Although many people were positive about the legislation on the minimum sentence on drug trafficking, the mass incarceration came into place, and it was very devastating, especially on the minor communities. The report found that by 2013, the majority of the population in the federal prisons will have the Spanish and black offenders as the majority of wrongdoers.

Pendulum Swings Again

Mandatory minimum sentence

Mandatory minimum sentencing was done again in 2001 at it was bipartisan since it was inclusive of a representative from all parts of the country. The commission on mandatory sentence was formed to look at the offenders in the street levels, low-level criminals, and the mules. The commission was to ensure that the sentencing laws reflected on the population capacity of prisons and fairness in sentencing. (Long, C. 2018)

A unified strategy was used in passing of the sentencing laws in 2014, which saw the number of criminals for drug trafficking to be 40, 000 in a period of twenty-five months. It was a move that was meant to decongest the prisons. November 2015 saw the first release of 600 prisoners. As a result, prisons got decongested, which was great for decongesting the prisons, which were getting very crowded and hard to manage.

The bipartisan commission is commendable for ensuring that the sentencing laws were fully enacted and the number of the release of prisoners increased overtime. Fairness and equality in the areas of social amenities such as schools were reviewed, and now everyone has an equal chance to excel, be it a black person or the white.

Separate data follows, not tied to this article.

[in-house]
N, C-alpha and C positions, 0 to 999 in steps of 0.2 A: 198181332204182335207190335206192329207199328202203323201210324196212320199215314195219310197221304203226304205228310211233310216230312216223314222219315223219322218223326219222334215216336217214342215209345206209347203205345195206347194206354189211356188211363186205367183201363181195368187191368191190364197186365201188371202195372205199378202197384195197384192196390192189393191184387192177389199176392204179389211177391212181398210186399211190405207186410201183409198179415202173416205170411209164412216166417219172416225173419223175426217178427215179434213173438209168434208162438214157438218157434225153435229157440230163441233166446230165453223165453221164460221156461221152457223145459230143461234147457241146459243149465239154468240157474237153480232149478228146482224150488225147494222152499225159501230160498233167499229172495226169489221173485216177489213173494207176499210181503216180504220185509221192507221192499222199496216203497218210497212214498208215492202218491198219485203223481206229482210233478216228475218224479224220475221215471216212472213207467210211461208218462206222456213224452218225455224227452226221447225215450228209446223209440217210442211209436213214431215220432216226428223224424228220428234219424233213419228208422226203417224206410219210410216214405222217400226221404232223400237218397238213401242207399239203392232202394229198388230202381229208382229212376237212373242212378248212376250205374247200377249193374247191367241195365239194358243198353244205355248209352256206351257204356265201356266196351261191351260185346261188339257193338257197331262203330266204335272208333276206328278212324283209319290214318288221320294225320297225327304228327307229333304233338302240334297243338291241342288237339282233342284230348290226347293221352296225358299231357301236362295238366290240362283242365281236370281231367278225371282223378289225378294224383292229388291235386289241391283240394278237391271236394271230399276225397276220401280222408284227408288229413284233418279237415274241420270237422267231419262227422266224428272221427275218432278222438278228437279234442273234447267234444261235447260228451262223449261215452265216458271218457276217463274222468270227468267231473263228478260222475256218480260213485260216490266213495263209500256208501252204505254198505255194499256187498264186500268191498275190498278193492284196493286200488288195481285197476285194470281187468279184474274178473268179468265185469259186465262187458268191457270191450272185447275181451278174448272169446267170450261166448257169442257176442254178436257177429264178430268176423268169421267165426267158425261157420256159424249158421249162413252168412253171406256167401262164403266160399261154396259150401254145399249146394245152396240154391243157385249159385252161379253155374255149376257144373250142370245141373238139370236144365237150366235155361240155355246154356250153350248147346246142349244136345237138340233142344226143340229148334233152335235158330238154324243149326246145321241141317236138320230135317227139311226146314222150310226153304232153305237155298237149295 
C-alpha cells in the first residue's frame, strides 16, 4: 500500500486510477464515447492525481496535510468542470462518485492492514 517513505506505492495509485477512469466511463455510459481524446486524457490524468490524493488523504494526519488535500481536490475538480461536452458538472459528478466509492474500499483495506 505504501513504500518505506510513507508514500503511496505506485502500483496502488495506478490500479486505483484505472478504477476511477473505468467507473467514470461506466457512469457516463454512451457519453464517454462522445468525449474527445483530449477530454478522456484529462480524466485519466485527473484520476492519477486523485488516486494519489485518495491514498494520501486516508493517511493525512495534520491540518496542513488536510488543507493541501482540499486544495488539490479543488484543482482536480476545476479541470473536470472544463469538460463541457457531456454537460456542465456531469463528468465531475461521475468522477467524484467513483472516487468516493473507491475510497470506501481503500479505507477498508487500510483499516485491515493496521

Judicial reforms can get better since both houses are ready to engage in bipartisan commissions which will participate in creating changes that will better the lives of all communities. Am looking at a situation where sentencing laws will be renewed again to find ways through which more prisons will have time to reunite and be productive in the societies. Through the sentencing laws, congestion of prisons can be resolved. Am hoping that at some point, there will be a national conversation where different views and ideas will be considered in finding ways through which the communities and crimes can be reduced. It is through a resound national conversation where reforms on drug trafficking will be resolved amicably at a national level.

The other hope for the future is the acknowledgment that the congress has not enacted any mandatory sentencing. It shows a positive perspective that the country is taking a direction that will better society as a whole. The eradication for a mandatory penalty as a tool to curb will open for other means that can be used to find the solution to the sentencing of drug traffickers. Drug trafficking has been the major problem in the judicial system because it was the factor that led to the congestion of prisons. Since the increased incidence of opioid, judges have resulted in bringing back rehabilitation centers as the solution to taking care of the problem. The introduction of jurisdiction courts for drug cases is a great hope that such cases can be handled differently from h the past. Such steps taken by the judicial system are the source of a better future in the crime and punishment discussion in general.


Long, C. (2018). Putting an End to the Punishment and Rehabilitation Pendulum.

McPhail, M. D. (2018). Ensuring That Punishment Does Fit the Crime. U. Mich. JL Reform, 52, 213.

Saris, P. B. (2018). The Pendulum of Criminal Justice Since 1967. Geo. Wash. L., Rev., 86, 1472.

Uhlmann, D. M. (2015). The Pendulum Swings: Reconsidering Corporate Criminal Prosecution. UCDL, Rev., 49, 1235.